Is left-shifting a negative `int`

Undefined Behavior in C++11?

The relevant Standard passages here are from 5.8:

2/The value of E1 << E2 is E1 left-shifted E2 bit positions; vacated bits are zero-filled. If E1 has an unsigned type, the value of the result is E1 × 2E2, reduced modulo one more than the maximum value representable in the result type. Otherwise, if E1 has a signed type and non-negative value, and E1×2E2 is representable in the result type, then that is the resulting value; otherwise, the behavior is undefined.

The part that confuses me is:

Otherwise, if E1 has a signed type and non-negative value, and E1×2E2 is representable in the result type, then that is the resulting value; otherwise, the behavior is undefined.

Should this be interpreted to mean that left-shifting *any* negative number is UB? Or does it only mean *if* you LS a negative and the result doesn't fit in the result type, *then* it's UB?

Moreover, the preceding clause says:

1/The shift operators << and >> group left-to-right. shift-expression: additive-expression shift-expression << additive-expression shift-expression >> additive-expression

The operands shall be of integral or unscoped enumeration type and integral promotions are performed.

The type of the result is that of the promoted left operand. The behavior is undefined if the right operand is negative, or greater than or equal to the length in bits of the promoted left operand.

This makes it explicit that using a negative number for *one* of the operands is UB. If it were UB to use a negative for the other operand, I would expect that to be made clear here as well.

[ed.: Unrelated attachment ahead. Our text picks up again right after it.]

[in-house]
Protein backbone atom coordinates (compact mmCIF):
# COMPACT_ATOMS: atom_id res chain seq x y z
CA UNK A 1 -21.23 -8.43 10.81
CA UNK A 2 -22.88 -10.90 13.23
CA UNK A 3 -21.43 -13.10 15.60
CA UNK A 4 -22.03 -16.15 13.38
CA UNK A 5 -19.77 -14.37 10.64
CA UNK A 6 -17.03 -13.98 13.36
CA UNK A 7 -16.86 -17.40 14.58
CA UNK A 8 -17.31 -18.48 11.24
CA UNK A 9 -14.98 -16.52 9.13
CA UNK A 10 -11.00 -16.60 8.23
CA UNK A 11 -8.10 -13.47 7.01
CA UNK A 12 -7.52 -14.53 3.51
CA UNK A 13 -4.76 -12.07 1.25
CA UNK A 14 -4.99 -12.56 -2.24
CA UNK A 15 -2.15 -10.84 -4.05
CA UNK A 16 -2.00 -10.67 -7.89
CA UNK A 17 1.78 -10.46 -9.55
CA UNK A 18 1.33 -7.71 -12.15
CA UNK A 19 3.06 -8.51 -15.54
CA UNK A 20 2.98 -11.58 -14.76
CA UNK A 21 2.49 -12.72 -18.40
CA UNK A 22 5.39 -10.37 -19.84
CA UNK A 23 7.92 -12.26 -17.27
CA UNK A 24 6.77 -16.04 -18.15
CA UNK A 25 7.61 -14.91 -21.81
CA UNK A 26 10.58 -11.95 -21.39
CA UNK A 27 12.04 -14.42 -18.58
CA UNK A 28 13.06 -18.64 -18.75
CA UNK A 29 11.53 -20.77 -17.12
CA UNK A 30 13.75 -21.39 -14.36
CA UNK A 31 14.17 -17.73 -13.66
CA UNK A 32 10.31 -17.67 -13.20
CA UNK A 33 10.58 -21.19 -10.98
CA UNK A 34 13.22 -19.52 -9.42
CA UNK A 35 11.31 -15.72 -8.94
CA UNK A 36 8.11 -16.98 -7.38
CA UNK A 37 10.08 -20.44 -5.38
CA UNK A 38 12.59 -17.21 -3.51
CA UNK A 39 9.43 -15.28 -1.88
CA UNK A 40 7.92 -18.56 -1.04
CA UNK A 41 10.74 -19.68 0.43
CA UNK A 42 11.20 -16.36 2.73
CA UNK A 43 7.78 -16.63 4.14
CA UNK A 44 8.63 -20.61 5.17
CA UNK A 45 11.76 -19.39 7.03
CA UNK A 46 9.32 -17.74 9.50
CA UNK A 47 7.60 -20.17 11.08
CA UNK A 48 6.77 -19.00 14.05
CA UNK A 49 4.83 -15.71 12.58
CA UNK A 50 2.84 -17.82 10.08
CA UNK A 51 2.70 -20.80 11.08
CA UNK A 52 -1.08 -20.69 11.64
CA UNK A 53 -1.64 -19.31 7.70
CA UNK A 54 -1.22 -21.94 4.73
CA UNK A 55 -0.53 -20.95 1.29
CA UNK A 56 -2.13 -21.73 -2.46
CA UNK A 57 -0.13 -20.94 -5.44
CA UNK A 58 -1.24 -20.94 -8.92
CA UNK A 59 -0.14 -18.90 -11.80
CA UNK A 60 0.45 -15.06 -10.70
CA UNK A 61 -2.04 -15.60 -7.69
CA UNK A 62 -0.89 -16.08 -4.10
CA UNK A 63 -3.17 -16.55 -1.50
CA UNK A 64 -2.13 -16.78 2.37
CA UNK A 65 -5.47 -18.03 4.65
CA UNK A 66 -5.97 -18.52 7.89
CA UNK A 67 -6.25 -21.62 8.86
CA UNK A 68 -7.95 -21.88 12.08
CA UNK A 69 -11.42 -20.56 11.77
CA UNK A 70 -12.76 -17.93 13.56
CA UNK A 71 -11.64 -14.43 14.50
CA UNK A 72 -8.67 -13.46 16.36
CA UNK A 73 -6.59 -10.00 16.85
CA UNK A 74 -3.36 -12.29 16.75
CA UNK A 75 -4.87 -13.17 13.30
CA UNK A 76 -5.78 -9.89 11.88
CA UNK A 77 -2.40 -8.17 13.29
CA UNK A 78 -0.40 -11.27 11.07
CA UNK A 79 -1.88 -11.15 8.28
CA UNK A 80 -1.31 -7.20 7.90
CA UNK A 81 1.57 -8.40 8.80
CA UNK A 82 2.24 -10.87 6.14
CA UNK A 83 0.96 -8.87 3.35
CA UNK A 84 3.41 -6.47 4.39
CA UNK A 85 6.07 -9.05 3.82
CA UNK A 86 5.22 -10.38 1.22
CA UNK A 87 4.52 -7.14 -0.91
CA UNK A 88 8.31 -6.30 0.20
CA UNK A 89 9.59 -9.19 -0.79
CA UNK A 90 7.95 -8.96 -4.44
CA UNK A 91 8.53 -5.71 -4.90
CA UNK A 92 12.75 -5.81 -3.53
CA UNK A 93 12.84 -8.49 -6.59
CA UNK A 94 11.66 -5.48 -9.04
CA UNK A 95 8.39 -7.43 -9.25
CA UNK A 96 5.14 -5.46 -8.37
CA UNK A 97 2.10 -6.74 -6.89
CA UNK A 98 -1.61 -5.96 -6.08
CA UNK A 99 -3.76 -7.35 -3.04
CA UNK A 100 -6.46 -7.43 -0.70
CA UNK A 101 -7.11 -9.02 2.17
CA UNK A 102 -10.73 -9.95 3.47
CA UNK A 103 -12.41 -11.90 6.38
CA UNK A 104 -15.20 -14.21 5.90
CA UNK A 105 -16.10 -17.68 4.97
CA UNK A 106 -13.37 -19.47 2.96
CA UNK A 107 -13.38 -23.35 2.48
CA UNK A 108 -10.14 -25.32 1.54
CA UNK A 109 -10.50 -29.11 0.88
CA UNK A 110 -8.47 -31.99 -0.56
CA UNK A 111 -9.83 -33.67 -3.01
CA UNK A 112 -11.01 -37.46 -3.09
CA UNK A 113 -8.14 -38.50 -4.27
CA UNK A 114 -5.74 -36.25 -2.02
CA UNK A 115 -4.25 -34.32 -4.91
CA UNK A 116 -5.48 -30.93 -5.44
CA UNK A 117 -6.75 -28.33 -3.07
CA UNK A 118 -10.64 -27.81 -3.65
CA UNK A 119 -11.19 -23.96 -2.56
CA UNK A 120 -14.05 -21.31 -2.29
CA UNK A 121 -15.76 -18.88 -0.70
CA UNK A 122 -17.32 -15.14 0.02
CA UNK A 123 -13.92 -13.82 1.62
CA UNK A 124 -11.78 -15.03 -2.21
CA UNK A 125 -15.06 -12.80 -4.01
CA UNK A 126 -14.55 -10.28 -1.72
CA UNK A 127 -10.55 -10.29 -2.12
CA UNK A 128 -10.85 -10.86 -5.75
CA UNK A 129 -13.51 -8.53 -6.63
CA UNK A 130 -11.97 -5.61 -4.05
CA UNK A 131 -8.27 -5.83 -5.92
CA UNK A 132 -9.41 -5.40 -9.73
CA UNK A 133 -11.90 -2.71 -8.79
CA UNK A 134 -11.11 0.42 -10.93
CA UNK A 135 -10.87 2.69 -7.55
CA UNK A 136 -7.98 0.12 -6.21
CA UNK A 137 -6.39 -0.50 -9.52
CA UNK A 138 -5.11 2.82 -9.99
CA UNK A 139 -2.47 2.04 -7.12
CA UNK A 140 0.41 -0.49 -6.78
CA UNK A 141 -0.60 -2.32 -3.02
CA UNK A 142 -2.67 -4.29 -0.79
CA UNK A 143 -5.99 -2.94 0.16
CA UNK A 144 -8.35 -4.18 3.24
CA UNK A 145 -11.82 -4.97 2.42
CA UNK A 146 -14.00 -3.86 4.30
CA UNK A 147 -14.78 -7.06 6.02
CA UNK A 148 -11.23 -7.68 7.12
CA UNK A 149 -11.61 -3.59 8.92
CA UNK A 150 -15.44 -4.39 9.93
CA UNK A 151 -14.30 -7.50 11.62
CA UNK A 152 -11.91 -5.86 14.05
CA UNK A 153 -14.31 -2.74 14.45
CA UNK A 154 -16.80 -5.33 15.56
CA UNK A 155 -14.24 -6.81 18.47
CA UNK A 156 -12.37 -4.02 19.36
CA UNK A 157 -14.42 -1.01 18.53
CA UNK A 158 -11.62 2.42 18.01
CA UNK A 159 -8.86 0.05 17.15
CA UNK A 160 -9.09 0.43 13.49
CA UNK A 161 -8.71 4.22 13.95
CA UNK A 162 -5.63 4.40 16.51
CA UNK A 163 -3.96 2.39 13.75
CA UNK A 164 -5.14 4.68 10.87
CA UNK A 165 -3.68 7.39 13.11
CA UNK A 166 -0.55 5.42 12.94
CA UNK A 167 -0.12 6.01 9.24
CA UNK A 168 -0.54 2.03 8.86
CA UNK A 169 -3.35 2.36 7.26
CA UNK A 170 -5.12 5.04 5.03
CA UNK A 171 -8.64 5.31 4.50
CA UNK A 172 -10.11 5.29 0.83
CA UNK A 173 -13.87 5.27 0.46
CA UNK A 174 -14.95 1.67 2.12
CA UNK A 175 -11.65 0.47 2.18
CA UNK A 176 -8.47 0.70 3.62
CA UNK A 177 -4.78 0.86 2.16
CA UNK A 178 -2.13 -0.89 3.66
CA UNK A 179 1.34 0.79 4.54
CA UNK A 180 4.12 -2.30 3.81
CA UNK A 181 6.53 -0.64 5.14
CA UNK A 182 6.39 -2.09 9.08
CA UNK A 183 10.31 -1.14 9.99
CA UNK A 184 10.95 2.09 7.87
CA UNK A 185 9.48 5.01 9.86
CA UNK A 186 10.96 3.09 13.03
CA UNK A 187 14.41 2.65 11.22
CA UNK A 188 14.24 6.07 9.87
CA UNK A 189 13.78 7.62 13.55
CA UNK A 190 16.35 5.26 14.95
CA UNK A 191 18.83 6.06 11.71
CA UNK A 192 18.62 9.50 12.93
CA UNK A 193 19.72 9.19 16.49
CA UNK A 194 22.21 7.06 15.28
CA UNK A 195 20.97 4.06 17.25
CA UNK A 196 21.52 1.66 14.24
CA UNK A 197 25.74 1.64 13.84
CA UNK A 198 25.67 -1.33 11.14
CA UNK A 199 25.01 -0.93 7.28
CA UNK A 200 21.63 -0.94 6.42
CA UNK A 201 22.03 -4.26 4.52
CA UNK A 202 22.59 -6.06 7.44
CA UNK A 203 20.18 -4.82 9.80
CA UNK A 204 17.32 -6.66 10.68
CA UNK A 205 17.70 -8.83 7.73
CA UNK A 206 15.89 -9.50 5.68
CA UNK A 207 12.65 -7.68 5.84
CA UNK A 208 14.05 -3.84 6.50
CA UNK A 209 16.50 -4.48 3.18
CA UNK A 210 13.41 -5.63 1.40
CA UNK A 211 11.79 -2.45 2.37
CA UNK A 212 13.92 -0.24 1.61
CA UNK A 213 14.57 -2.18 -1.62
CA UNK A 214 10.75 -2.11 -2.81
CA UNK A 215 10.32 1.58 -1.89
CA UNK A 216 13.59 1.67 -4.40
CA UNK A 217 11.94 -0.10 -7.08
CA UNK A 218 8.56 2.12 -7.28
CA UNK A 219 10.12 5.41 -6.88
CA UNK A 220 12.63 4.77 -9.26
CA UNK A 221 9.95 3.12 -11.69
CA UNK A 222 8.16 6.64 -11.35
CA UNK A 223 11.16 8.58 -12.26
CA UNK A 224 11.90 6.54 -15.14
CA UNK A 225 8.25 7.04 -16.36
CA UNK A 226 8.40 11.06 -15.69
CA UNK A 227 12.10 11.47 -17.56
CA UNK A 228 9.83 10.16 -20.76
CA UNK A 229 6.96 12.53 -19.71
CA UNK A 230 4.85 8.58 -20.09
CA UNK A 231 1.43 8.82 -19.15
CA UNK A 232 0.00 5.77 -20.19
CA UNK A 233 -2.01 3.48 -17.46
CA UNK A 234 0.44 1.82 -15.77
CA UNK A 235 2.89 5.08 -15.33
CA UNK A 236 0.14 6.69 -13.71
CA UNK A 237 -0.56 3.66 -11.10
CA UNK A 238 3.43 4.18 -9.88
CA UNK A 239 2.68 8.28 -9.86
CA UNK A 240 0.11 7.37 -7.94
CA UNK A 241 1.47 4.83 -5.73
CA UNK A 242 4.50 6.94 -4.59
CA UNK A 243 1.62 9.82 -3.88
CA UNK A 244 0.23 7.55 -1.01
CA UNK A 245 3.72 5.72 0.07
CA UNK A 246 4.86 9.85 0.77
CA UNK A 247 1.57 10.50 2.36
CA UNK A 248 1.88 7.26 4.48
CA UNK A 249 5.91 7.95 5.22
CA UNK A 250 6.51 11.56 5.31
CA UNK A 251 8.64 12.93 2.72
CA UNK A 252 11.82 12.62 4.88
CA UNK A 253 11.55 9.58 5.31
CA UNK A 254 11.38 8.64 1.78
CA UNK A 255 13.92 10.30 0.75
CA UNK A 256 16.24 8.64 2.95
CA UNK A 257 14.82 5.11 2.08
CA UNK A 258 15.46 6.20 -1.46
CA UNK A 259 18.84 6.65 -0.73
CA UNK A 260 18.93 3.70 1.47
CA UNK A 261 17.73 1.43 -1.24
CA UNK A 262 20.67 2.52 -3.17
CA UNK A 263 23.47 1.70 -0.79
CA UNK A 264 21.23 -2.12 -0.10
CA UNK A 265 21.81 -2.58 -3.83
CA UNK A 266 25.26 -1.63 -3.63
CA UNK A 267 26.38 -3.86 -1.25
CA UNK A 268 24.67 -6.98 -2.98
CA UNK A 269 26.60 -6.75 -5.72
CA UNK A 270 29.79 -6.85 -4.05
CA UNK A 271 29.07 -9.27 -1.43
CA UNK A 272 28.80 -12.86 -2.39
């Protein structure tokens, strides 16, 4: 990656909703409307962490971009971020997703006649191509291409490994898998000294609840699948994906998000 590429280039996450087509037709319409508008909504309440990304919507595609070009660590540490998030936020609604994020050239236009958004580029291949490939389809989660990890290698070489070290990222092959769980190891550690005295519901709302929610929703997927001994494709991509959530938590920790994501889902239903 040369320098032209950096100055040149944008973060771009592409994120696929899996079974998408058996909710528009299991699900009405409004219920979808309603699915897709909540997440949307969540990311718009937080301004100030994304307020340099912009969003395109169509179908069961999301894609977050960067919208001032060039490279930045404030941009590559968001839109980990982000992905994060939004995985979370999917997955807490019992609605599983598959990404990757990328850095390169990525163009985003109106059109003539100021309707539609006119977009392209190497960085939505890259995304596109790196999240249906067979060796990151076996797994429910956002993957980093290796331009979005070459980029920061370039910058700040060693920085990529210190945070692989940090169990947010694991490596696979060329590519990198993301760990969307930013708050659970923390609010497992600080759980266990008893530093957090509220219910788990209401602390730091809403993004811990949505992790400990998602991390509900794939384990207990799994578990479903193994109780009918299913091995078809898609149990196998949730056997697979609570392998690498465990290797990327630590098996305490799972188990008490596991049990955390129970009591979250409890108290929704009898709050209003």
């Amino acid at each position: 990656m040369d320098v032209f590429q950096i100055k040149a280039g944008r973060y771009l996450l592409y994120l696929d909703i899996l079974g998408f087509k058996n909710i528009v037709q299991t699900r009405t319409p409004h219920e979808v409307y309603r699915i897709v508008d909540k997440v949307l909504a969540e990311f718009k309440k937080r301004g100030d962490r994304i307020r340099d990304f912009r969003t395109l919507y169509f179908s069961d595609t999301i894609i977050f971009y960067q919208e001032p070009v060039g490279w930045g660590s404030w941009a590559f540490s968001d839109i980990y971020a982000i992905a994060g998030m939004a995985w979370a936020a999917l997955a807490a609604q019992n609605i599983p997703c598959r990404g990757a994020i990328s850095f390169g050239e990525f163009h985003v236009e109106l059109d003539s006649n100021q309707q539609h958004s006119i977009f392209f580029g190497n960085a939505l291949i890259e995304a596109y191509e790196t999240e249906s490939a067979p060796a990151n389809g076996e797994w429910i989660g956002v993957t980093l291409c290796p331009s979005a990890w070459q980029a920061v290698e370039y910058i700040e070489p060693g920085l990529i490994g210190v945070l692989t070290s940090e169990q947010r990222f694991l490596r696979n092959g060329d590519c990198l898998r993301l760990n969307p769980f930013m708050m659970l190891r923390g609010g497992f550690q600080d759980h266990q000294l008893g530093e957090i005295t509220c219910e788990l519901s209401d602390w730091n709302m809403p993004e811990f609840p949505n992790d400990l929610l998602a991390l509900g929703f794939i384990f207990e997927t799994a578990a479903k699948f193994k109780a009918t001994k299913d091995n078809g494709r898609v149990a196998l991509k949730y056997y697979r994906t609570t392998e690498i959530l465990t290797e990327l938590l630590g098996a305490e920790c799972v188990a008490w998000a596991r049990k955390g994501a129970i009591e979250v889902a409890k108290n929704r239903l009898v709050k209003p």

So, bottom line, is:

```
-1 << 1
```

Undefined Behavior?

@Angew provided a psudocode interpretation of the Standardese which succinctly expresses one possible (likely) valid interpretation. Others have questioned whether this question is really about the applicability of the language "behavior is undefined" versus our (StackOverflow's) use of the phrase "Undefined Behavior." This edit is to provide some more clarification on what I'm trying to ask.

@Angew's interpretation of the Standardese is:

```
if (typeof(E1) == unsigned integral)
value = E1 * 2^E2 % blah blah;
else if (typeof(E1) == signed integral && E1 >= 0 && representable(E1 * 2^E2))
value = E1 * 2^E2;
else
value = undefined;
```

What this question really boils down to is this -- is the correct interpretation actually:

```
value = E1 left-shift-by (E2)
switch (typeof(E1))
{
case unsigned integral :
value = E1 * 2^E2 % blah blah;
break;
case signed integral :
if (E1 >= 0)
{
if (representable(E1 * 2^E2))
{
value = E1 * 2^E2;
}
else
{
value = undefined;
}
}
break;
}
```

?

Sidenote, in looking at this in terms of psudocode makes it fairly clear in my mind that @Agnew's interpretation is the correct one.

`1 << 31`

to get`0x80000000`

for a 32 bit int without the gods of UB reigning down on your head. This was a relief for authors of`std::numeric_limits<int>::min()`

which is often computed this way, and is also`constexpr`

, meaning UB is caught at compile time. – Howard Hinnant Oct 25 '13 at 21:12